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Nanoscaled Structures in Ruthenium Dioxide Coatings
Mid Sweden University, Faculty of Science, Technology and Media, Department of Natural Sciences, Engineering and Mathematics.
2009 (English)Licentiate thesis, comprehensive summary (Other academic)
Abstract [en]

An essential ingredient in the generation of environmentally compatible pulp bleaching chemicals is sodium chlorate. Chlorate is produced in electrochemical cells, where the electrodes are the key components. In Sweden the so-called DSA !R electrodes with catalytic coatings have been produced for more than 35 years. The production of chlorate uses a large amount of electric energy, and a decrease of just five percent of this consumption would, globally, decrease the consumption of electrical energy corresponding to half a nuclear power reactor. The aim of this project is to improve the electrode design on the nanoscale to decrease the energy consumption. The success of the DSA!R depends on the large catalytic area of the coating, however, little is known about the actual structure at the nanometer level. To increase the understanding of the nanostructure of these coatings, we used a number of methods, including atomic force microscopy, transmission electron microscopy, X-ray diffraction, porosimetry, and voltammetric charge. We found that the entire coating is built up of loosely packed rutile mono-crystalline 20 − 30 nm sized grains. The small grain sizes give a the large area, and consequently, lower cell-voltage and reduced energy consumption. A method to control the grain size would thus be a way to control the electrode efficiency. To alter the catalytically active area, we made changes in the coating process parameters. We found a dependency of the crystal-grain sizes on the choice of ruthenium precursor and processing temperature. The use of ruthenium nitrosyl nitrate resulted in smaller grains than ruthenium chloride and lowering the temperature tended to favour smaller grains. A more radical way would be to create a totally different type of electrode, manufactured in another way than using the 1965 DSA !R recipe. Such new types of electrodes based on, for example, nanowires or nanoimprint lithography, are discussed as future directions.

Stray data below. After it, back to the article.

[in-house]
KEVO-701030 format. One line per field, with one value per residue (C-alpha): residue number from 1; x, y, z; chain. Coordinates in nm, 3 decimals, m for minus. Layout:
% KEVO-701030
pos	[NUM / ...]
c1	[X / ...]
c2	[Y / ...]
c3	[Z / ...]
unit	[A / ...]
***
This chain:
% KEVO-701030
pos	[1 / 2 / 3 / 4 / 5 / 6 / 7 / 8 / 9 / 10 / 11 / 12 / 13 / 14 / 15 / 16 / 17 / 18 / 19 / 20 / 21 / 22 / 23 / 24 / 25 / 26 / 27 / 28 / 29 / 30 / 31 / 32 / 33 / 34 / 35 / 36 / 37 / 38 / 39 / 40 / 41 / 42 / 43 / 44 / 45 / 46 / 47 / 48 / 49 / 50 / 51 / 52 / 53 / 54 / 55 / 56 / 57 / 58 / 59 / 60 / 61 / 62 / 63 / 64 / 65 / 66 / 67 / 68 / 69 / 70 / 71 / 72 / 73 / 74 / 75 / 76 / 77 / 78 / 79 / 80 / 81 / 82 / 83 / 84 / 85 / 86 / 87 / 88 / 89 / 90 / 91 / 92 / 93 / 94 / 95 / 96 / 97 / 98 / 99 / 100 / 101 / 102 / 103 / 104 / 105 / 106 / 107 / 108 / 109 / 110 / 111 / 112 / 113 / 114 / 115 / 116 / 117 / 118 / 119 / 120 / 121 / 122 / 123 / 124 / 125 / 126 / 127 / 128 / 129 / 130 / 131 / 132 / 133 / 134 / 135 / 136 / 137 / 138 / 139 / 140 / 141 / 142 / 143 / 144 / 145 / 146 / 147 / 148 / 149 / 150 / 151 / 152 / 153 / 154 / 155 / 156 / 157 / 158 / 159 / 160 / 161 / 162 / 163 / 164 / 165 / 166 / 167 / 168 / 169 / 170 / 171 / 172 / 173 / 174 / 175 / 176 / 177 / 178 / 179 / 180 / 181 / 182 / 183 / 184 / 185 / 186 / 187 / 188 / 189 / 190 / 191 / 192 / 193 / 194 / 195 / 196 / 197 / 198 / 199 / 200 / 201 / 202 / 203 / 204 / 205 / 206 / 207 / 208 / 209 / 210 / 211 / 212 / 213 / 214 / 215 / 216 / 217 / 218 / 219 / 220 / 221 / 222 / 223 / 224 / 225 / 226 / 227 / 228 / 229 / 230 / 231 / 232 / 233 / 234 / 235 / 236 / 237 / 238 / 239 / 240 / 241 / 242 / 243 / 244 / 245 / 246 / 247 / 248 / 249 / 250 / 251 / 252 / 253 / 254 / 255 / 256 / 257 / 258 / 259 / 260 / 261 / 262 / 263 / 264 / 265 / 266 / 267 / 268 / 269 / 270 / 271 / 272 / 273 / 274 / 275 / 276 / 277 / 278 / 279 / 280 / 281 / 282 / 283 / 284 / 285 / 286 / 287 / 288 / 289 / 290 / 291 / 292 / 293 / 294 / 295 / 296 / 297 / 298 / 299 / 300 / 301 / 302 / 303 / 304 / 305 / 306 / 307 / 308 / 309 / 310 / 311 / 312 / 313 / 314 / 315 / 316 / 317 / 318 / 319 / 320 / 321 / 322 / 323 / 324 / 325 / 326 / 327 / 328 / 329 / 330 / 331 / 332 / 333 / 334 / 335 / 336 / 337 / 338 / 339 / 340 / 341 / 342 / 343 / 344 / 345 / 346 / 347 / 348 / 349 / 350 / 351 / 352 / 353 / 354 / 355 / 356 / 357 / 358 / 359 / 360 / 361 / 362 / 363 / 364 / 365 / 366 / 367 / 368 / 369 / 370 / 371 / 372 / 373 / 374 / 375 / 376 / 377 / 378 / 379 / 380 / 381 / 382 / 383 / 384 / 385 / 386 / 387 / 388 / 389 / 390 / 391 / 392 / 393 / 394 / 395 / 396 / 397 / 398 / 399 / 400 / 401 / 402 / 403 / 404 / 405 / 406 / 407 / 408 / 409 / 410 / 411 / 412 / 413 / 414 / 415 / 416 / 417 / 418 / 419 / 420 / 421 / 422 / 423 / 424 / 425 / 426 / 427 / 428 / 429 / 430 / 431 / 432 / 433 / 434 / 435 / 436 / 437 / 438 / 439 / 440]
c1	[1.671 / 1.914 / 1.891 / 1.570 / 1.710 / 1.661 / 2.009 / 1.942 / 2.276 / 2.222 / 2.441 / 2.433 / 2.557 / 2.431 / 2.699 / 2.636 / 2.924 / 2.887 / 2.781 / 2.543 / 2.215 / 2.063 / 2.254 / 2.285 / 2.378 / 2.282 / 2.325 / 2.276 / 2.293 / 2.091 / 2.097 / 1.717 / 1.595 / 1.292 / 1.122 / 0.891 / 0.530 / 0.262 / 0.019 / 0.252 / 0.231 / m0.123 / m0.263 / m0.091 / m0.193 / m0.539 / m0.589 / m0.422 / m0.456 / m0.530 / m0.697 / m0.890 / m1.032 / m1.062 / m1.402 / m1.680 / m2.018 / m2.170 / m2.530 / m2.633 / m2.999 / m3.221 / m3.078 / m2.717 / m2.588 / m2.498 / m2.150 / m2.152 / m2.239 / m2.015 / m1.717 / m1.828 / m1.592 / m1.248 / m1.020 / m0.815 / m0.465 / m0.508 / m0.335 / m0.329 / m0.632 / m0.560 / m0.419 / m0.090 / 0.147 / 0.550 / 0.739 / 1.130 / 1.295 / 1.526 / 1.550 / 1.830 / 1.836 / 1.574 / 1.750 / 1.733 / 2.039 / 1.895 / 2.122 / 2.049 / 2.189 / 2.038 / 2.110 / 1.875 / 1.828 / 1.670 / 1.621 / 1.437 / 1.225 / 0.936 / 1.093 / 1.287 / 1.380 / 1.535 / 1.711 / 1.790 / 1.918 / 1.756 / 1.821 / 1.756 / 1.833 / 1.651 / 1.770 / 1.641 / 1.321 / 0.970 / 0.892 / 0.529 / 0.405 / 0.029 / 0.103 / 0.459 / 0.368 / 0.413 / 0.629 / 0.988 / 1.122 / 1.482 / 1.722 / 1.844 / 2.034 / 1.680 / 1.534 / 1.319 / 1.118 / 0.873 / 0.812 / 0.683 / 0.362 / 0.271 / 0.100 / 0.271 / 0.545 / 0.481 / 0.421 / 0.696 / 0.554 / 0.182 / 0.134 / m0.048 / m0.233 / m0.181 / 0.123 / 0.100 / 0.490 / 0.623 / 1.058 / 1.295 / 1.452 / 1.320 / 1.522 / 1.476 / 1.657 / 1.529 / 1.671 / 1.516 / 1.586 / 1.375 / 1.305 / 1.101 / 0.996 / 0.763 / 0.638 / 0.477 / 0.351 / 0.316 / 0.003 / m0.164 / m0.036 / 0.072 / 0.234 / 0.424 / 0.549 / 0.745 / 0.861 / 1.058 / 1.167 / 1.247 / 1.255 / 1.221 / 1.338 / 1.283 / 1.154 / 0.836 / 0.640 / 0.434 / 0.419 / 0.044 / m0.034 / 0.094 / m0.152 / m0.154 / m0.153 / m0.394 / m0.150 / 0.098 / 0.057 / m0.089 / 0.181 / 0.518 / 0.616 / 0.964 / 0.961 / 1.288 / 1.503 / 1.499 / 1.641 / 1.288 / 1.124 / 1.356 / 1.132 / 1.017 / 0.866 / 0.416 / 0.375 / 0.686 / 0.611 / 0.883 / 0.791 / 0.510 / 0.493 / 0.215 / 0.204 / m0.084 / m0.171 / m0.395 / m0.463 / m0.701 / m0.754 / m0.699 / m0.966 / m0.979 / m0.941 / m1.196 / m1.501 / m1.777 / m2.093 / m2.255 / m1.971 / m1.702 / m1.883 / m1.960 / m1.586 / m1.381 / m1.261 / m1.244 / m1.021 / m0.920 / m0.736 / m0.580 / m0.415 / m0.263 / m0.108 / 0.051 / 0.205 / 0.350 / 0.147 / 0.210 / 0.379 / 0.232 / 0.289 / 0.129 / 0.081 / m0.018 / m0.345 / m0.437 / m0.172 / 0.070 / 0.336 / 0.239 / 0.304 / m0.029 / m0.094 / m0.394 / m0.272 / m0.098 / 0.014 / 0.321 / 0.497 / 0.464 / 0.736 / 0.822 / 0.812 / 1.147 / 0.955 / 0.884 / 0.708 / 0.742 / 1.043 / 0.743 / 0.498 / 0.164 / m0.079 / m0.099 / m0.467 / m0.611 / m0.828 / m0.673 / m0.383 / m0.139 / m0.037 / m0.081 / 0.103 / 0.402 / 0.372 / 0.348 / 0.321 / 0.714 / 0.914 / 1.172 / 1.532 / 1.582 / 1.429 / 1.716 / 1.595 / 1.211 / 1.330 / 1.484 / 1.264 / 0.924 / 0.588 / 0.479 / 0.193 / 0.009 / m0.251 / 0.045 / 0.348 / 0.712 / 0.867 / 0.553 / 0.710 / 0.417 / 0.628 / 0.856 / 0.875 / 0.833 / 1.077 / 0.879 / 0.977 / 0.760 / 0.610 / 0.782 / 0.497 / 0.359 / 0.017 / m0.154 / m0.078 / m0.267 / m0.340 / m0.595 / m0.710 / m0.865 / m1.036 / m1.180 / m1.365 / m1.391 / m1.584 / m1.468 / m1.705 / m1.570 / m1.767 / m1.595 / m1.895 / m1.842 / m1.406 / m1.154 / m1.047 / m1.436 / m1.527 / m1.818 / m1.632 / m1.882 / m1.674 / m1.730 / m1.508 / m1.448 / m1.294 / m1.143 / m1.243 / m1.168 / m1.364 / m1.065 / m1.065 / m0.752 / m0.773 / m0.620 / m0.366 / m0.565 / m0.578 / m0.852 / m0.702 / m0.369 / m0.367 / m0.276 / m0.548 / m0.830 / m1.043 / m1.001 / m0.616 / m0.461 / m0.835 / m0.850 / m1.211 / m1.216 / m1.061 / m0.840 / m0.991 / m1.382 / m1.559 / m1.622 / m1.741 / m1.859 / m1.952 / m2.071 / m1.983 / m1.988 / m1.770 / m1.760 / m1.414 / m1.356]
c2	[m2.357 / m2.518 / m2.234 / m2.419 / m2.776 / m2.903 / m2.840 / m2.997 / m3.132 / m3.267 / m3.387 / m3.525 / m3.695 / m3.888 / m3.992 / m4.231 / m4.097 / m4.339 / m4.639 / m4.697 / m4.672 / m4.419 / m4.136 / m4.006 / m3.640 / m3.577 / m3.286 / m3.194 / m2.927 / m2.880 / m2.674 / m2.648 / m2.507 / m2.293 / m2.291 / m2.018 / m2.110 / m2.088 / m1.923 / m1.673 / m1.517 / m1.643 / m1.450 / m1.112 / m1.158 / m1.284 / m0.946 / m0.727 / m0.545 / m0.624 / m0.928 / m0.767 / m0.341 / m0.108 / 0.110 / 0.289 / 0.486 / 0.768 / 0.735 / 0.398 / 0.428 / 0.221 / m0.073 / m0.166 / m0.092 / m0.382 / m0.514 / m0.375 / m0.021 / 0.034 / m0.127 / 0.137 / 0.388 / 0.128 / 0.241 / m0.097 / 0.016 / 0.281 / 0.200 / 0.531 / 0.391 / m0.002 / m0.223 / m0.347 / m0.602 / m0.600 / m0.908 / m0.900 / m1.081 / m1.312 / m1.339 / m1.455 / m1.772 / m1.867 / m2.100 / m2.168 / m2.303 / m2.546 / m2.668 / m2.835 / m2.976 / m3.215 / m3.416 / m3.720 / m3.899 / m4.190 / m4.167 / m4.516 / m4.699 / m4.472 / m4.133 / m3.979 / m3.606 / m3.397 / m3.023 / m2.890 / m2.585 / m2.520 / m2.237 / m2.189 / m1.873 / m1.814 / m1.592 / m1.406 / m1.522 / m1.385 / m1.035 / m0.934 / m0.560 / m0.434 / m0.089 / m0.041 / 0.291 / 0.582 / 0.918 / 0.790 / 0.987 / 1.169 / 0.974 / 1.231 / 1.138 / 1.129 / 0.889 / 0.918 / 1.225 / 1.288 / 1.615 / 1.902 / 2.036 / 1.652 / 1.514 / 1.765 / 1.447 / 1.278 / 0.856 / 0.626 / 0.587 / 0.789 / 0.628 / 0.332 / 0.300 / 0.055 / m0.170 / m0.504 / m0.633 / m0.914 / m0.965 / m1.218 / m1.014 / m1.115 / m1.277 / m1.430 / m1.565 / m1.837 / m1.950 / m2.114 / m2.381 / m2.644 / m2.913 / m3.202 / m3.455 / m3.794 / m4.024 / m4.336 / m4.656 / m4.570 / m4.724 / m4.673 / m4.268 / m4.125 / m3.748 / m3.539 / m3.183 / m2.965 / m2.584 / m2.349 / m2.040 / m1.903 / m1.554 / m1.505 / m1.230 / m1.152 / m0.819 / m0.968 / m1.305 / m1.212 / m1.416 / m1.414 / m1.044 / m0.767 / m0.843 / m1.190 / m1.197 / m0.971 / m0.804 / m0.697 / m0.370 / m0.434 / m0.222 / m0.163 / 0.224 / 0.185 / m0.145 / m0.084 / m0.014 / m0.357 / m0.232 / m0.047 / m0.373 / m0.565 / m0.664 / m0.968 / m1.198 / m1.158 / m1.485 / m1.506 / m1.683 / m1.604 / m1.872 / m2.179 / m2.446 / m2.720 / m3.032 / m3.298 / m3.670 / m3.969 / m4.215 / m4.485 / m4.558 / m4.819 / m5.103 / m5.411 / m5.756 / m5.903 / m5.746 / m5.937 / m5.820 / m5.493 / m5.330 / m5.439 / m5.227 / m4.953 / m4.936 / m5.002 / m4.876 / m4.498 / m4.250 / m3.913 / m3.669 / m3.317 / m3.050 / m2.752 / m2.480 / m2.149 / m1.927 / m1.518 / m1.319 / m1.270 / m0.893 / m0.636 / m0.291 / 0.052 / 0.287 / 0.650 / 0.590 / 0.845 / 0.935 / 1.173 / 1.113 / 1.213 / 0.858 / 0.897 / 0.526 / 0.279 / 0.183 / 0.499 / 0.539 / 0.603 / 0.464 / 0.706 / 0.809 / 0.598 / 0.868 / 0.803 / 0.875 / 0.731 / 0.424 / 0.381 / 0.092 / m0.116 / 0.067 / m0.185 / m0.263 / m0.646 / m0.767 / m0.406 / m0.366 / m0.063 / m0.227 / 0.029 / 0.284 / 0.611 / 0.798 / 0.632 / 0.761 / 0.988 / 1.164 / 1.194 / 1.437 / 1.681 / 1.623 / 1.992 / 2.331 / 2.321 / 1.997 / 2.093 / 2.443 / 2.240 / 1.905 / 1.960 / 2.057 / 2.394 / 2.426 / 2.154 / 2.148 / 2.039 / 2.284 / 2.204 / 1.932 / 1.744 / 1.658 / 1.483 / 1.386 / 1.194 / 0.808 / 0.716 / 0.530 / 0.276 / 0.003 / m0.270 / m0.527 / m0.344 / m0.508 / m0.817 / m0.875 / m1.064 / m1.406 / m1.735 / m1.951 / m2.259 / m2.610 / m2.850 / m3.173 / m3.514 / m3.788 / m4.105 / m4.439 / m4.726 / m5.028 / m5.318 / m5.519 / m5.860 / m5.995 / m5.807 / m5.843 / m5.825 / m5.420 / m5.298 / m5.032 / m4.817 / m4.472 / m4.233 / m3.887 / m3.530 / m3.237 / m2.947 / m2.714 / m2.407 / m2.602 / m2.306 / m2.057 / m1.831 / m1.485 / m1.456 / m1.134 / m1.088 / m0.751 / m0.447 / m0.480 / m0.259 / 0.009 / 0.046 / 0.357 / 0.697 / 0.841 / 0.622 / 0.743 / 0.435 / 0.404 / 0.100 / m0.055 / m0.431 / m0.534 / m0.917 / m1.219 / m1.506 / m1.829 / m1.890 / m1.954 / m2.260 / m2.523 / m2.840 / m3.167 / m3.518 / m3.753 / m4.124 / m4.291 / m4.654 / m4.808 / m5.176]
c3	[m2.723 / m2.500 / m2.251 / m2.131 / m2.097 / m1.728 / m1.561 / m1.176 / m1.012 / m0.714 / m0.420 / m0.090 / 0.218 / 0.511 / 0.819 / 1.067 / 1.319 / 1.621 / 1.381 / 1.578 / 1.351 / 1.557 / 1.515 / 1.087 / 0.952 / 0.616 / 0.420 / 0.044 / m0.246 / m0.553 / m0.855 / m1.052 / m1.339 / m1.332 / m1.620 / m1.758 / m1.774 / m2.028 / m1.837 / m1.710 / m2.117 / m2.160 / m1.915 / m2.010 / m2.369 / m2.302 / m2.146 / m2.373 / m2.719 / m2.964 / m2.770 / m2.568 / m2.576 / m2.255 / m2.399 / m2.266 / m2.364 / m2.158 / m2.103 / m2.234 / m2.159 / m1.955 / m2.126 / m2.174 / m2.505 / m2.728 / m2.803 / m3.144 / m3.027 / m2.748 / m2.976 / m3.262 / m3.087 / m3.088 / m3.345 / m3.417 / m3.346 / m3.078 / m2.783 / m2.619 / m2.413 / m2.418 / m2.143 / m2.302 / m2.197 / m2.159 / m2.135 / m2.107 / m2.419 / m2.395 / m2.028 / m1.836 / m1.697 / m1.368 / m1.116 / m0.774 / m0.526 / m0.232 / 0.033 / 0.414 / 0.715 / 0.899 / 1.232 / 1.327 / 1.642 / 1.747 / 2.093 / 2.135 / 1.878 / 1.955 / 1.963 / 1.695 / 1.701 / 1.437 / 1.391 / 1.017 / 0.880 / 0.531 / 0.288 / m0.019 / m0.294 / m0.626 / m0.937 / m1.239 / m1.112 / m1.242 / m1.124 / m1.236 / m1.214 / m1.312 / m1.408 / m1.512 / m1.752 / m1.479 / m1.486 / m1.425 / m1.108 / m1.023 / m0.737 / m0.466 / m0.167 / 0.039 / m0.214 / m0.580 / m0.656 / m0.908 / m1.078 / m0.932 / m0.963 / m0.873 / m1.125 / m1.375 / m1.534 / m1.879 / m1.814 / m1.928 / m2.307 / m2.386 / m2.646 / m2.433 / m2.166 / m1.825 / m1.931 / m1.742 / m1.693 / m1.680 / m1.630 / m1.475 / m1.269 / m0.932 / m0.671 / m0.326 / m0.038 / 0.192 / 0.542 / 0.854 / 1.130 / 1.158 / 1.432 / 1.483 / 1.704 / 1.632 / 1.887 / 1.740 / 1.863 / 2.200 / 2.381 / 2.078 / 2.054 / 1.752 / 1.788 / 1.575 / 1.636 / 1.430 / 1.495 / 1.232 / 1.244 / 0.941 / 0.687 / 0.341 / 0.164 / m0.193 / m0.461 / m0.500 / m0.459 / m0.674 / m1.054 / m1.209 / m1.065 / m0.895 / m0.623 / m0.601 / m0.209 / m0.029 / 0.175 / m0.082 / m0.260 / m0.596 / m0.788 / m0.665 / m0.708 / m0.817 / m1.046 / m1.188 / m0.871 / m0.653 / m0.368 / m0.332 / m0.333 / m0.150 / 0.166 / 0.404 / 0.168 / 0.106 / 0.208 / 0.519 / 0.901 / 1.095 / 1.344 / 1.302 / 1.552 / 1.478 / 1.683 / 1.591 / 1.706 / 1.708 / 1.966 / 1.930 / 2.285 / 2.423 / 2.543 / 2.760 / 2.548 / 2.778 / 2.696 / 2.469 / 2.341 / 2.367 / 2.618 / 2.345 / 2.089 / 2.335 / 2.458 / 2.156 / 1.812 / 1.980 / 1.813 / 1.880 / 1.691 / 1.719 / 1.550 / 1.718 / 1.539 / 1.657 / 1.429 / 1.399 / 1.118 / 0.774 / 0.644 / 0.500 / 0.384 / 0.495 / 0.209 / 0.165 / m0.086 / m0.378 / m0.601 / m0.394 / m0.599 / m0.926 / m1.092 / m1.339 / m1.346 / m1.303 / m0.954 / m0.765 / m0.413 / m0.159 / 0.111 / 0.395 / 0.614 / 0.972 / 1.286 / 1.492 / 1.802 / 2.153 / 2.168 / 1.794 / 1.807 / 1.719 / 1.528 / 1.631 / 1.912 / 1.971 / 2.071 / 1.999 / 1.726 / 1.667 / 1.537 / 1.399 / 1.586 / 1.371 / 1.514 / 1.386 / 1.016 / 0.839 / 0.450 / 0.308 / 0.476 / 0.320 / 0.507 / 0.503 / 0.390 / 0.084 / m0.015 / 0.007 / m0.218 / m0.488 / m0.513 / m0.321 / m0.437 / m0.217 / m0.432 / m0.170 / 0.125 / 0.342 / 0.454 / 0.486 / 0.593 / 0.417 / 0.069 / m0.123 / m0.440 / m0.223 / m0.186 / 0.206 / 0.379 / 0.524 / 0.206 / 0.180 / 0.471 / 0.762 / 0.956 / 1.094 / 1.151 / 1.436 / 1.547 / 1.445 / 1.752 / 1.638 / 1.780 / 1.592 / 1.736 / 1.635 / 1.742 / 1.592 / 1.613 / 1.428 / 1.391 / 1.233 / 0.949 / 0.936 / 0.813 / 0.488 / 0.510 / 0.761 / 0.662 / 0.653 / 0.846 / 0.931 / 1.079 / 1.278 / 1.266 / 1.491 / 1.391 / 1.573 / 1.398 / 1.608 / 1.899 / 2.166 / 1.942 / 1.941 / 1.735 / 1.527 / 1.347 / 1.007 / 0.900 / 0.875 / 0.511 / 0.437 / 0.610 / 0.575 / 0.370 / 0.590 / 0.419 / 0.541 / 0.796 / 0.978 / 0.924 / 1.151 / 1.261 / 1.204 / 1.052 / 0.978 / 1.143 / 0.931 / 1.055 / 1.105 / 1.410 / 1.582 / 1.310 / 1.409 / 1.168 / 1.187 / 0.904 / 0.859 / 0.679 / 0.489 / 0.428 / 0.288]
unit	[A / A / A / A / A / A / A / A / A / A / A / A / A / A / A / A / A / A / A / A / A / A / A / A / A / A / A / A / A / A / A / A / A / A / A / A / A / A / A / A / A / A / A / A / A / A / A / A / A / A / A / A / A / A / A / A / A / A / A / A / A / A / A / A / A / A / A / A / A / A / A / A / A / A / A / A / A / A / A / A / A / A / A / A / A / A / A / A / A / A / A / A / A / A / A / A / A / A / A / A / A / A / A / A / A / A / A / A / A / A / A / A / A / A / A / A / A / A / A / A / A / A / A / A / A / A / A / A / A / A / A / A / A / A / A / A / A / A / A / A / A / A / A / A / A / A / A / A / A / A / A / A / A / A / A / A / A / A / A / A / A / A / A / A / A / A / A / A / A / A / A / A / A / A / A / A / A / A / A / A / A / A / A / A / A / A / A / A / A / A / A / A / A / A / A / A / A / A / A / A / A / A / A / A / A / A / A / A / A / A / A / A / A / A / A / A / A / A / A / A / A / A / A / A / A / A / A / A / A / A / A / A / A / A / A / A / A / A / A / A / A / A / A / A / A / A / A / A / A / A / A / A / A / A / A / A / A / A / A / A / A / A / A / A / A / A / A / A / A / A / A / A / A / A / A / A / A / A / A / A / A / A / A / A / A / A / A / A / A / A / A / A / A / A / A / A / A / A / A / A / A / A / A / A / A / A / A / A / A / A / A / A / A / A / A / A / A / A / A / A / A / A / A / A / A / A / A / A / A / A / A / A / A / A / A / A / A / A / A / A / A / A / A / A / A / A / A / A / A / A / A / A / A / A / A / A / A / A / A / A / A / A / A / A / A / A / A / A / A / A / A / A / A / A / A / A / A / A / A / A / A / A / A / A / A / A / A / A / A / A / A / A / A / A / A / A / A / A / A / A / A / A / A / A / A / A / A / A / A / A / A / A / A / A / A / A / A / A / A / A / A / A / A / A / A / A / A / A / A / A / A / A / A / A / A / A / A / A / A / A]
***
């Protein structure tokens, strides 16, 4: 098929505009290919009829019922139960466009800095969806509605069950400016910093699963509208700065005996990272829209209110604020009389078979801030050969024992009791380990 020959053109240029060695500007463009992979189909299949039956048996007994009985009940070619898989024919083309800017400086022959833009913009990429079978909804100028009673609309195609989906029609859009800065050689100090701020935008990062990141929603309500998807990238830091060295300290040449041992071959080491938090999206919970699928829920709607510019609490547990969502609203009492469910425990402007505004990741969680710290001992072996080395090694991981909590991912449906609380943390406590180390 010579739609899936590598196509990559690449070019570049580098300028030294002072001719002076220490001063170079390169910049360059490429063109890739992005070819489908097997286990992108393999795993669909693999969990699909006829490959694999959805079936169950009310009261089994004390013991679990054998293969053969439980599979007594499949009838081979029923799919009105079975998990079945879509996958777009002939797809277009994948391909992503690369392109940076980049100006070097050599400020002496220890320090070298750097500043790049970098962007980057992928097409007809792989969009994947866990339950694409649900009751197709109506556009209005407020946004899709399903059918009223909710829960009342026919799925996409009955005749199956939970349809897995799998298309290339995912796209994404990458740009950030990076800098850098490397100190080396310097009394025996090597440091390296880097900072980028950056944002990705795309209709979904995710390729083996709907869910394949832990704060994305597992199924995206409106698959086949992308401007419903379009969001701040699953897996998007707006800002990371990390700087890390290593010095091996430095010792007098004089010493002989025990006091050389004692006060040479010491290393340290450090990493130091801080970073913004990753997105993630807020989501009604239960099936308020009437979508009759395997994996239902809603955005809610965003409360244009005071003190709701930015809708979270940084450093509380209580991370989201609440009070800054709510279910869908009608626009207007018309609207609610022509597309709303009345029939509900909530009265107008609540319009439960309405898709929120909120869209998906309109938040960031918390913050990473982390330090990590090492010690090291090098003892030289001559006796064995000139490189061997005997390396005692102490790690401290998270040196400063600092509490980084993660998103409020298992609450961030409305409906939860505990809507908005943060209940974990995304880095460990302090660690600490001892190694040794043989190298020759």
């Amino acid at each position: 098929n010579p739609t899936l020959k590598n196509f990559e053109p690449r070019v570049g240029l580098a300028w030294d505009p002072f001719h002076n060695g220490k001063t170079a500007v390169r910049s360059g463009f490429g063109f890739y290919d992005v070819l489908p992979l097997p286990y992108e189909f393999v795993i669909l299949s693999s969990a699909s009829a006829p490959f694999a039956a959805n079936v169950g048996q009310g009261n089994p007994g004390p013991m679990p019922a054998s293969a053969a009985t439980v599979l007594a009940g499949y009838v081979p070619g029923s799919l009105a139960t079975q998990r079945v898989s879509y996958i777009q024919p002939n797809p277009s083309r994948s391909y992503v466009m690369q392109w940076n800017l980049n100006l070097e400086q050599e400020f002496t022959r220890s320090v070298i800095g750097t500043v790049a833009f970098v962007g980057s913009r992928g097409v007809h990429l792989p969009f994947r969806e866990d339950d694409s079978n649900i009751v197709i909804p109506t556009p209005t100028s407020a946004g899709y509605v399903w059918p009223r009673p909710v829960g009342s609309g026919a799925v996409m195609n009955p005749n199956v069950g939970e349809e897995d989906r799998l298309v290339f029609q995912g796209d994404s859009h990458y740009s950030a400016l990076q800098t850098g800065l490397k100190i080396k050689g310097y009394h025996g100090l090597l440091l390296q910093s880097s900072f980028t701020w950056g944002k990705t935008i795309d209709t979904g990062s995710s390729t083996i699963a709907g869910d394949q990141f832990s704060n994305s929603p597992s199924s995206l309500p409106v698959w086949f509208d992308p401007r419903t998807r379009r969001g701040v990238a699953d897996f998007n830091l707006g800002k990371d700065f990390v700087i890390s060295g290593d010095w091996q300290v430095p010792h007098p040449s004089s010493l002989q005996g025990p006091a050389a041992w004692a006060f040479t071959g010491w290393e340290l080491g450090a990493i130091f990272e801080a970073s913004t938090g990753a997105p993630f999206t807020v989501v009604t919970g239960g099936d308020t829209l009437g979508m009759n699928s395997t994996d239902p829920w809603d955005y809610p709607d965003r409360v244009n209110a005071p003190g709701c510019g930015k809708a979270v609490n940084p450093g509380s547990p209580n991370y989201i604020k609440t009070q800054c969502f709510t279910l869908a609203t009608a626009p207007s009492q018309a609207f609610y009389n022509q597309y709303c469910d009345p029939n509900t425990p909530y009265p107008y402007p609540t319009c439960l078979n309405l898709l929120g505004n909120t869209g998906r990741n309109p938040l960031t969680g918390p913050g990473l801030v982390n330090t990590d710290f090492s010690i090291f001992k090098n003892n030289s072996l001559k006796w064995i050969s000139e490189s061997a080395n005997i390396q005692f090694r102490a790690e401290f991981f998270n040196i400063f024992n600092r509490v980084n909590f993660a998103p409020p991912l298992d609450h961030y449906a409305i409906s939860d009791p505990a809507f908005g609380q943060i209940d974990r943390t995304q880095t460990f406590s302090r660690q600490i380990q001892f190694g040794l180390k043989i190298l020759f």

Place, publisher, year, edition, pages
Sundsvall: Mid Sweden University , 2009.
Series
Mid Sweden University licentiate thesis, ISSN 1652-8948 ; 36
Keyword [en]
Bleaching chemicals, sodium chlorate, ruthenium dioxide, electrodes, crystallites, nanowires, microscopy, diffraction, electrocatalytic area, reduced energy consumption
National Category
Natural Sciences
Identifiers
URN: urn:nbn:se:miun:diva-8728ISBN: 978-91-86073-33-6 (print)OAI: oai:DiVA.org:miun-8728DiVA, id: diva2:208709
Presentation
(English)
Supervisors
Available from: 2009-03-19 Created: 2009-03-19 Last updated: 2013-11-01Bibliographically approved
List of papers
1. Nanoscale characterisation of crystallinity in DSA coating